The numbers game.

Increasingly, life throws digits at us to evaluate our worth. Your watch can tell you how many steps you took today. Facebook tells you how many friends you have. Your ATM tells you how much money you have. What’s your credit score?

And social media has put us all on some endless celebrity list with Kim Kardashian and Justin Bieber at the top and each of us somewhere far, far below. How many likes did your Instagram get? How many comments did your post get? How many views did you get on YouTube? How many followers do you have on Twitter?

It’s as if we are all on the ballot, stalked by monkey pollsters projecting our fates, tabulating our votes, handing out our final grades.

Because we are all online, we are all in a line.

This is what technology and the media have wrought. Because things can be quantified, they can be ranked. Because we are all online, we are all in a line. And those digits seem to indicate our place, our worth.

And of course, it’s all bullshit. Just because the world holds up so many measuring sticks, doesn’t mean we have to step up to them. We still have the power to decide what matters. People are not numbers. Art is not worth what Sotheby’s or Google or Billboard deems its rank.

What matters when you make something, even when you share it, is what it means to you. How deeply does it touch you? Does it feel authentic? Does it speak to you? Did you work hard enough on it to make it clear and resonant? If you must have  a numerical scale, count how it makes your pulse accelerate, how broad your smile is, how many tears rise to your eyes. Those are the only digits that count.

16 thoughts on “The numbers game.”

  1. Thanks. I promise I will try not to care about how many people look at my art on flickr. Translation of “I promise I will try”: Nah, I’ll still look.

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  2. Checking how we are doing with numbers is just trying to fit in and is completely human nature. We breathe free due to the group we are in providing strength. BUT, social media and the numbers has drawn that one of many human characteristics needed for survival to the top of the list. It appears to have taken over when people text each other while still in the same house. As humans we are better served by our characteristics when everyone used most of them equally. Thanks for that reminder. Tear drops and smiles are indicators of value much more than numbers. What an amazing abstract art piece that could become. Thanks for the inspiration, again!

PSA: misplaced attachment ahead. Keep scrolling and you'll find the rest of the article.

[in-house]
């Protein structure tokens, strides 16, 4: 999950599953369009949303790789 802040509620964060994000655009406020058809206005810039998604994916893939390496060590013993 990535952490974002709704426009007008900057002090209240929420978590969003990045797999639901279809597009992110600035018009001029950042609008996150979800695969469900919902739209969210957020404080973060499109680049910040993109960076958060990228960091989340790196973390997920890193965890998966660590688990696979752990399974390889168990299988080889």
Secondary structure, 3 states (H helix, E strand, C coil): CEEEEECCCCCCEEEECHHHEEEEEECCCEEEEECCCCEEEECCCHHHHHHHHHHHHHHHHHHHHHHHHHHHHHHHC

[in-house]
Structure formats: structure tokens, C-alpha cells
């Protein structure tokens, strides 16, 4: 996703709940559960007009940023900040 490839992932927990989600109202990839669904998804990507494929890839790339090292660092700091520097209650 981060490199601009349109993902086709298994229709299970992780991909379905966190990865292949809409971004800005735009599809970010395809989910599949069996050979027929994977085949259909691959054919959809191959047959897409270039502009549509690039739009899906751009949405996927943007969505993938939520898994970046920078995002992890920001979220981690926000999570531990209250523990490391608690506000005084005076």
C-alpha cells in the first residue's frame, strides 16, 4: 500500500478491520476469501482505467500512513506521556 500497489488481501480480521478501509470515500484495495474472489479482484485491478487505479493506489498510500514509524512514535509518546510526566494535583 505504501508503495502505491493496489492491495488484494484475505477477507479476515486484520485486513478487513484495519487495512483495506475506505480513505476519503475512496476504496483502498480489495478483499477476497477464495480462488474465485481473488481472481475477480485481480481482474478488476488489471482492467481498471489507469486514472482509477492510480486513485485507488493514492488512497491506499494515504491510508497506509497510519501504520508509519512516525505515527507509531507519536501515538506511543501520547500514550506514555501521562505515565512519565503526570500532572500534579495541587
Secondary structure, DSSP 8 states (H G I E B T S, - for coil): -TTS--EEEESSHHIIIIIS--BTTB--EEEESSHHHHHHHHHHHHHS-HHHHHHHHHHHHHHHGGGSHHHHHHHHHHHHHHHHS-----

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  3. Thank you! So, so true!!! It’s easy some days to get caught up in the frenzy online, and this is a great reminder to focus on what’s most important.

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  4. Sharing my sketches has been one of the trickier parts for me. Whether online or in person, opening up gives the potential for people to “like you” or not. I started to realize the potential there is for connection by sharing what is in a sketchbook, no matter the subject or style.

    When I would open my sketchbook when in conversation with one individual at a gathering, it always seems to slowly draw a crowd. I truly believe this is not because of the quality of my sketches, but that it gives people an opportunity to connect on a real level. A conversation starter, if you will. At first, I was really uncomfortable having people gawk over my shoulder, but it has inspired friends to start sketching too! This is so very awesome and rewarding. Slowly I am starting to share more, and I find now it give me energy and inspiration.

    Thank you, Danny for the post, and a nice way to start my morning.

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  5. It seems that Sketchbook Skool is a moveable feast indeed. Klasses and informative sessions are happening everywhere. This post has been for me a must attend activity. Thank you Danny.

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  6. On a page in my sketchbook in 2012 I scrawled “why are we boxed in to the pages of a calendar and the ticking of the clock? Who started this nonsense? And don’t say it was Adam and Eve. They were only responsible for the apple bit.”
    Now it is much more than just the calendar and clock. That all seems so simple now. I love your new sytem for counting what really matters. Merci and cheers-Darlene

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  7. I’m reminded of my mom trying to instill in me the importance of being myself and not just blindly following the crowd or to look outside myself in order to feel accepted. It wouldn’t always be an easy road, my mom would tell me, but in the long run, in lots of ways, I’d be stronger and wiser for it. To an almost teenager, those words were terrifying and didn’t make much sense. It wasn’t until I had my own kids, that I realized how wise her words really were, and shared them with my girls. Thank you for the reminder, Danny.

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